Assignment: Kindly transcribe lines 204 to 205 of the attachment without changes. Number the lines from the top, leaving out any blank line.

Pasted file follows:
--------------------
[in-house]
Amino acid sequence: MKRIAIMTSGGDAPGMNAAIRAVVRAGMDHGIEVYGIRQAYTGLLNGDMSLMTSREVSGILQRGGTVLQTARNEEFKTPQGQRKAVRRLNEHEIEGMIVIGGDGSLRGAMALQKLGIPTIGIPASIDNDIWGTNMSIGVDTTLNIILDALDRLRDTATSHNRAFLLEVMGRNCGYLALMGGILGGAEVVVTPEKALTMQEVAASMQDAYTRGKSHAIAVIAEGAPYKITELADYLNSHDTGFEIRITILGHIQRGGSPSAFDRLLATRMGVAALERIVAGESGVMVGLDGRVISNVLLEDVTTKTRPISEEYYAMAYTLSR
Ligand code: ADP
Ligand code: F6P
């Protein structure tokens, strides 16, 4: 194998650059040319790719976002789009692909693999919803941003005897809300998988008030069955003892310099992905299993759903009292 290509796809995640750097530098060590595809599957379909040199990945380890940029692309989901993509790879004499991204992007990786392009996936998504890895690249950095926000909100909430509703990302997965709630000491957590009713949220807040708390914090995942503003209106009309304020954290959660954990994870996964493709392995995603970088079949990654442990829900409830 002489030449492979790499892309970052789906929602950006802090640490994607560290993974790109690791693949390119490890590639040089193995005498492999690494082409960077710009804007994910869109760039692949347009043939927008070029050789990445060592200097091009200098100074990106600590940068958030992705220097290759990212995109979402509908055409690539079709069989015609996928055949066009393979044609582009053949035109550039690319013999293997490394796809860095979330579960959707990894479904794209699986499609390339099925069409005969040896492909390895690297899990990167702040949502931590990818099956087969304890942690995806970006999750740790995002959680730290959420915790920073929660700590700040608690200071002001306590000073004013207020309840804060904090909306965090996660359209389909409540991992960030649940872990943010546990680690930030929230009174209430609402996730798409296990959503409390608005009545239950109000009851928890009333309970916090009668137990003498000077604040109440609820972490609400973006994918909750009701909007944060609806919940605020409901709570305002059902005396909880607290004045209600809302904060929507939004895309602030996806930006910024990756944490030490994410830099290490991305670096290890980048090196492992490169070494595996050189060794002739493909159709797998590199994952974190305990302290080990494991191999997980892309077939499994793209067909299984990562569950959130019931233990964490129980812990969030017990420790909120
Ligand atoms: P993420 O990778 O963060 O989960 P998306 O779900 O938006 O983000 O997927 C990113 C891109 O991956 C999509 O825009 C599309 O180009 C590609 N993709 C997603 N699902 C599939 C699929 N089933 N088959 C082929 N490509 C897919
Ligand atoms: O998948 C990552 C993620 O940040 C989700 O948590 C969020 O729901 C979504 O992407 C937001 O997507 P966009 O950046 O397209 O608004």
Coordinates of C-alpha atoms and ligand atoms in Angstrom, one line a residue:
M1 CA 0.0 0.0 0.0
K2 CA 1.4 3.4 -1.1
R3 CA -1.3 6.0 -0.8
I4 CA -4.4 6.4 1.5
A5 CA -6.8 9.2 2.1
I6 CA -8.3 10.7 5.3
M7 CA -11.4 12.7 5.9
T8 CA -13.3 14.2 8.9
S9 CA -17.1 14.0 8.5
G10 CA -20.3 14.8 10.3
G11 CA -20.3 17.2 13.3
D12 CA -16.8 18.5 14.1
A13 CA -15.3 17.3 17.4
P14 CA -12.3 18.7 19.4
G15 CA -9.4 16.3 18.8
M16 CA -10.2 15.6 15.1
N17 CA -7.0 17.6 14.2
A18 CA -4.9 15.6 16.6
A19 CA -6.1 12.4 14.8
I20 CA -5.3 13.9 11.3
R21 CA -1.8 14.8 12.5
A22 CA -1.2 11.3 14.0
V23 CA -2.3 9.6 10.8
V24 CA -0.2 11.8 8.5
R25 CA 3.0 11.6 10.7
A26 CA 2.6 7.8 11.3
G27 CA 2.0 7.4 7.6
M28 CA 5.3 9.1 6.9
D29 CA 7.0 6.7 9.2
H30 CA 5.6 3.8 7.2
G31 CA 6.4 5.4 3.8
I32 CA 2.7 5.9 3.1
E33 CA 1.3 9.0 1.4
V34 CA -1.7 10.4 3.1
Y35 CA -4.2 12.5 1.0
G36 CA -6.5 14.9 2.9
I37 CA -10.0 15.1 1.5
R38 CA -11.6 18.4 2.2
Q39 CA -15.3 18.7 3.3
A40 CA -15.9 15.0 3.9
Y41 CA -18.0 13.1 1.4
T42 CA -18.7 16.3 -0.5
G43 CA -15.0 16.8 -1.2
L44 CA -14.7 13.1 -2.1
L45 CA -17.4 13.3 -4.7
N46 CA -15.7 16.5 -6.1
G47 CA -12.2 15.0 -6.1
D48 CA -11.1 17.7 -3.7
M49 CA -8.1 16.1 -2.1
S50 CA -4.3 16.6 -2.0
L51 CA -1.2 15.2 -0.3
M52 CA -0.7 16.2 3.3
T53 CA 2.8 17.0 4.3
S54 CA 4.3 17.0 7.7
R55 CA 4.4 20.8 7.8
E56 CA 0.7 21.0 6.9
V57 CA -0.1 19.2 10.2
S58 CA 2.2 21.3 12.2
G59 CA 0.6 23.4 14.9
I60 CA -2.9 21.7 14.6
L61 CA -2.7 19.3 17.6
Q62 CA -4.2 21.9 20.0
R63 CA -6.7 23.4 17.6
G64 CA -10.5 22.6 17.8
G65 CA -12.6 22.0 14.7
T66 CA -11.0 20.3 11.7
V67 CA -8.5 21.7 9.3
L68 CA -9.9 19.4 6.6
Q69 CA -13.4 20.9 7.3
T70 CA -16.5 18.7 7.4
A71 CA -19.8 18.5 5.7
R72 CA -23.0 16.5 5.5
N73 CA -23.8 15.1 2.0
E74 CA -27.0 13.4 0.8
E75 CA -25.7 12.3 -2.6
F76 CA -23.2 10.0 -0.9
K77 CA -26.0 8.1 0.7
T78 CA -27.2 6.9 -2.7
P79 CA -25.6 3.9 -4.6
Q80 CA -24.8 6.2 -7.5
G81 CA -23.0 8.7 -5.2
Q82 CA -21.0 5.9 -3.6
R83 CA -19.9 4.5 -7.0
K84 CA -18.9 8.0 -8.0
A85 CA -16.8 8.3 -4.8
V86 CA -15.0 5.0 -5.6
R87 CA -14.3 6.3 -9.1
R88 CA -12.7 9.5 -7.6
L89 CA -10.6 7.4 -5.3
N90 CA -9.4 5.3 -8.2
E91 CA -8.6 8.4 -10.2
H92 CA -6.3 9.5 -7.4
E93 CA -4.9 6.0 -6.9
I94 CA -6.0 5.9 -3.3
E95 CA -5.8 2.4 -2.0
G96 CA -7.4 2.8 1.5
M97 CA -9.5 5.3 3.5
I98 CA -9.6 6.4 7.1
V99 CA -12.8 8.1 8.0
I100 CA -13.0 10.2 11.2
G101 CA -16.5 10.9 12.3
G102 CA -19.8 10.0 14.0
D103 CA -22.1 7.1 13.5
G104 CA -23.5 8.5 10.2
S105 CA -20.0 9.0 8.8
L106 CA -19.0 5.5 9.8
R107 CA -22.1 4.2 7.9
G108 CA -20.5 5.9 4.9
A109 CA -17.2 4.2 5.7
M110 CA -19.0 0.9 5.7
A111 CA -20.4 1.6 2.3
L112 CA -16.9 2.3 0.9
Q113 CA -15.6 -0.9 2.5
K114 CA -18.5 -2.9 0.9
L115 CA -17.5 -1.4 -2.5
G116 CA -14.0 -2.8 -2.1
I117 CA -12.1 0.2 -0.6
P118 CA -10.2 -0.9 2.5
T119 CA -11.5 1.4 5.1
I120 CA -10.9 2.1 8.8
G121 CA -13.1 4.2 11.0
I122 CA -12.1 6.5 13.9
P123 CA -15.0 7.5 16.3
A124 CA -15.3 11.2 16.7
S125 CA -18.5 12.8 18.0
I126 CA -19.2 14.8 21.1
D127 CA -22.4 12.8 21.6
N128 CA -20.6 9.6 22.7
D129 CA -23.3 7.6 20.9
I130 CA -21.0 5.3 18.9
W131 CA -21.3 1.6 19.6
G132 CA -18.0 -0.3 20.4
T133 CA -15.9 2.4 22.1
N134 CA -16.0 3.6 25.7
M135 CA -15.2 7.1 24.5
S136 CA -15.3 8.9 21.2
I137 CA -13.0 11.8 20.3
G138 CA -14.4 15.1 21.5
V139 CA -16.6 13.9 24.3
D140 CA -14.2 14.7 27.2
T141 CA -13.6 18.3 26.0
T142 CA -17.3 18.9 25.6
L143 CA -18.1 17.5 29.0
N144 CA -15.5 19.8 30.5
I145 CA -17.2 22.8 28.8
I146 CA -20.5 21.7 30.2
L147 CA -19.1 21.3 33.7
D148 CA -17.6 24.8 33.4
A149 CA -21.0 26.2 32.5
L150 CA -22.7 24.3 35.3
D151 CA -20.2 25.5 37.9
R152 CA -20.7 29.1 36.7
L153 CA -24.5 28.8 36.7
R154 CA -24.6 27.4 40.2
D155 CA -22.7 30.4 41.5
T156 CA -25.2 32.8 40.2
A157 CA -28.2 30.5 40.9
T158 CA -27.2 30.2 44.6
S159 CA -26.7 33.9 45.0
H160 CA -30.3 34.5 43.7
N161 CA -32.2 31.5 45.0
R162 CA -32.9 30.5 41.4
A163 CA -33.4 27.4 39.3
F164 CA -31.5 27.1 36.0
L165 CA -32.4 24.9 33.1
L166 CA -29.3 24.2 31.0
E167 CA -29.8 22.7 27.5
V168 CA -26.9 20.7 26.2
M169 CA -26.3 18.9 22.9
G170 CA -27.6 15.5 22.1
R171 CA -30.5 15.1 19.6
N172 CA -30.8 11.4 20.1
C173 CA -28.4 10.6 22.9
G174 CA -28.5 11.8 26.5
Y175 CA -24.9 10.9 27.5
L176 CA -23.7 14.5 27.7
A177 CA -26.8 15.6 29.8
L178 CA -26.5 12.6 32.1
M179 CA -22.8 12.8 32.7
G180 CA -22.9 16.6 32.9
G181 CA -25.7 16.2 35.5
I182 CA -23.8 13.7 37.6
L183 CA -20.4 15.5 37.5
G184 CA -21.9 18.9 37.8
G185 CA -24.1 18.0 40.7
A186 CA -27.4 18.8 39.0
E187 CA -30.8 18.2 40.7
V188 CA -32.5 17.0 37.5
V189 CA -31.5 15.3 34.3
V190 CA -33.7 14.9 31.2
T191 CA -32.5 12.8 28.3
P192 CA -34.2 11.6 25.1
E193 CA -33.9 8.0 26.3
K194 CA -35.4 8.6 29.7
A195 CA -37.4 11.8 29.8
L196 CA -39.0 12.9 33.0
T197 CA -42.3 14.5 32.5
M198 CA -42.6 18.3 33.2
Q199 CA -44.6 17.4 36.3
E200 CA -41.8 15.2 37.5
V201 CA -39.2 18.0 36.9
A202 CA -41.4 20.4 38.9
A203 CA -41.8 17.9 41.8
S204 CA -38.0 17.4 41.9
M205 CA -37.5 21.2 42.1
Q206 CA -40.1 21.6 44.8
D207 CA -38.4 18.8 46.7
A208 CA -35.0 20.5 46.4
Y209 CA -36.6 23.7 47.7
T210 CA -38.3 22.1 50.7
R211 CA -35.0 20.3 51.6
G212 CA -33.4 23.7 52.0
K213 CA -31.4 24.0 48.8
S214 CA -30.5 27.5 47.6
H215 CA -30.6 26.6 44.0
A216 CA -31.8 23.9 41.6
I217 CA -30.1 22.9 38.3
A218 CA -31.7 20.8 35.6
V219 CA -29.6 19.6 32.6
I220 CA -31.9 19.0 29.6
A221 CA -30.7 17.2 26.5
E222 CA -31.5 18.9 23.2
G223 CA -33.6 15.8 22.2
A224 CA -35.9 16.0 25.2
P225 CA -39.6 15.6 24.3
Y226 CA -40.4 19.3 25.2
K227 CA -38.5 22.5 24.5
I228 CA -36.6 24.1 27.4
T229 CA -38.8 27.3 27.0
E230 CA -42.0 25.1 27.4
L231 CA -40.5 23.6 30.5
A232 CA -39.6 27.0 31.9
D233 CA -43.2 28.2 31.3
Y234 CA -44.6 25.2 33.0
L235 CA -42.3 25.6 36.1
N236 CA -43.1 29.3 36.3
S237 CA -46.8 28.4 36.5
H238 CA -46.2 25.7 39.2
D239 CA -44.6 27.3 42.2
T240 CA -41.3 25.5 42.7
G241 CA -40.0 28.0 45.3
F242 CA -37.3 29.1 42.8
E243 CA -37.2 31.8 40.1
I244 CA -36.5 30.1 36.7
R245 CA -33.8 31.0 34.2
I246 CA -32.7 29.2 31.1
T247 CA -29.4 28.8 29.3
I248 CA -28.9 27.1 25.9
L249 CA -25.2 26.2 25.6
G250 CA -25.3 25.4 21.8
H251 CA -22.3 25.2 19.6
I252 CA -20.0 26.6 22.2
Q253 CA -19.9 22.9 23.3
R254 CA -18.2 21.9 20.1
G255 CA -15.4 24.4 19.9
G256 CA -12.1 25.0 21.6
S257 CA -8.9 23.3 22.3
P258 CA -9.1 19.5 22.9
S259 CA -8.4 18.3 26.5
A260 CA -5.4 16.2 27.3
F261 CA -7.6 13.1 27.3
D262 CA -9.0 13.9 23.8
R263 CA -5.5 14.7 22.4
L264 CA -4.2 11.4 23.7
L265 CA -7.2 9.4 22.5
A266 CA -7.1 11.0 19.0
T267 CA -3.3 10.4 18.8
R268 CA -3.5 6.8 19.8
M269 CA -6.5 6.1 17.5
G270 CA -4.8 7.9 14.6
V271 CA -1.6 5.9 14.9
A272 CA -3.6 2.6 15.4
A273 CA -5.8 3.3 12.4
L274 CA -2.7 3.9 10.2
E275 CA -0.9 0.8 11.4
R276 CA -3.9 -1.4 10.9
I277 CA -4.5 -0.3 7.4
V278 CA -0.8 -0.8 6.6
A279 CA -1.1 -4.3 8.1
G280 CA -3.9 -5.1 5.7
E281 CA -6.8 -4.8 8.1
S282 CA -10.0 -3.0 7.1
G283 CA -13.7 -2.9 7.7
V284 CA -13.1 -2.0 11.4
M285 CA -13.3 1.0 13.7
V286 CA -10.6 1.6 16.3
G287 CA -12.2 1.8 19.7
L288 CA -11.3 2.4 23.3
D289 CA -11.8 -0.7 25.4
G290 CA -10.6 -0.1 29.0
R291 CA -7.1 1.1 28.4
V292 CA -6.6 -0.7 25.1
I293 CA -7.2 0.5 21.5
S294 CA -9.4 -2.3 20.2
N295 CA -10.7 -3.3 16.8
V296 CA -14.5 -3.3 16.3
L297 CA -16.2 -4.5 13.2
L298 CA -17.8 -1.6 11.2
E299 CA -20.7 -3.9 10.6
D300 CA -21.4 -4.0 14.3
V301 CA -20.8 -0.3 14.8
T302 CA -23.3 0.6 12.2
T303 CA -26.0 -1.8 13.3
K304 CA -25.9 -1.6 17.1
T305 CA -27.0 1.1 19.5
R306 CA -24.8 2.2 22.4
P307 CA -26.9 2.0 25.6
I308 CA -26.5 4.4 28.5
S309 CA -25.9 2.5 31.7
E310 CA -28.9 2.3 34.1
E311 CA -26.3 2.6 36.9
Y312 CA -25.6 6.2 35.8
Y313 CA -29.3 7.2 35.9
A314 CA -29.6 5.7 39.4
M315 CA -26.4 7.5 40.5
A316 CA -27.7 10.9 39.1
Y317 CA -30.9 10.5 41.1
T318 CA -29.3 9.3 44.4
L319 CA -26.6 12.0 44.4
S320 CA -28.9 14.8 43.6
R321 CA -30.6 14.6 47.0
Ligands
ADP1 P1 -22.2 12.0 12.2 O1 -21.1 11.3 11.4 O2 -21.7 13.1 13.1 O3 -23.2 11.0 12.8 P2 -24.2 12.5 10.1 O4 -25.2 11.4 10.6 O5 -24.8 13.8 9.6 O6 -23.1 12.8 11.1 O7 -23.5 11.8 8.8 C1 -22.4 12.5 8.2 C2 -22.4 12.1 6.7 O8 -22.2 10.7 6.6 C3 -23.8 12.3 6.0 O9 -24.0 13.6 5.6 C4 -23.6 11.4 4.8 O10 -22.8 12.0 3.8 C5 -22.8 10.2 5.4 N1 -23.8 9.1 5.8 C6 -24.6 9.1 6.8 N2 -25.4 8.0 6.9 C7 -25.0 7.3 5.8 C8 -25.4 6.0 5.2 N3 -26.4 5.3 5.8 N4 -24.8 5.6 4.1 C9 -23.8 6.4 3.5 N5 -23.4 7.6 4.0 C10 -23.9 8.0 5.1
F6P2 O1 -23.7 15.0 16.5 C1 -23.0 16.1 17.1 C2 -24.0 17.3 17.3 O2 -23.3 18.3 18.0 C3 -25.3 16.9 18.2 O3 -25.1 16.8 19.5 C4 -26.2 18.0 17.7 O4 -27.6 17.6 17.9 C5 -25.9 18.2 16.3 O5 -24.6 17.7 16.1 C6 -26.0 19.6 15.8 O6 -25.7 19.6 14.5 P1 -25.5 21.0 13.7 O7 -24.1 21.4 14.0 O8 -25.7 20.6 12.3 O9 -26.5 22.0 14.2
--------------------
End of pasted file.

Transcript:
L196 CA -39.0 12.9 33.0
T197 CA -42.3 14.5 32.5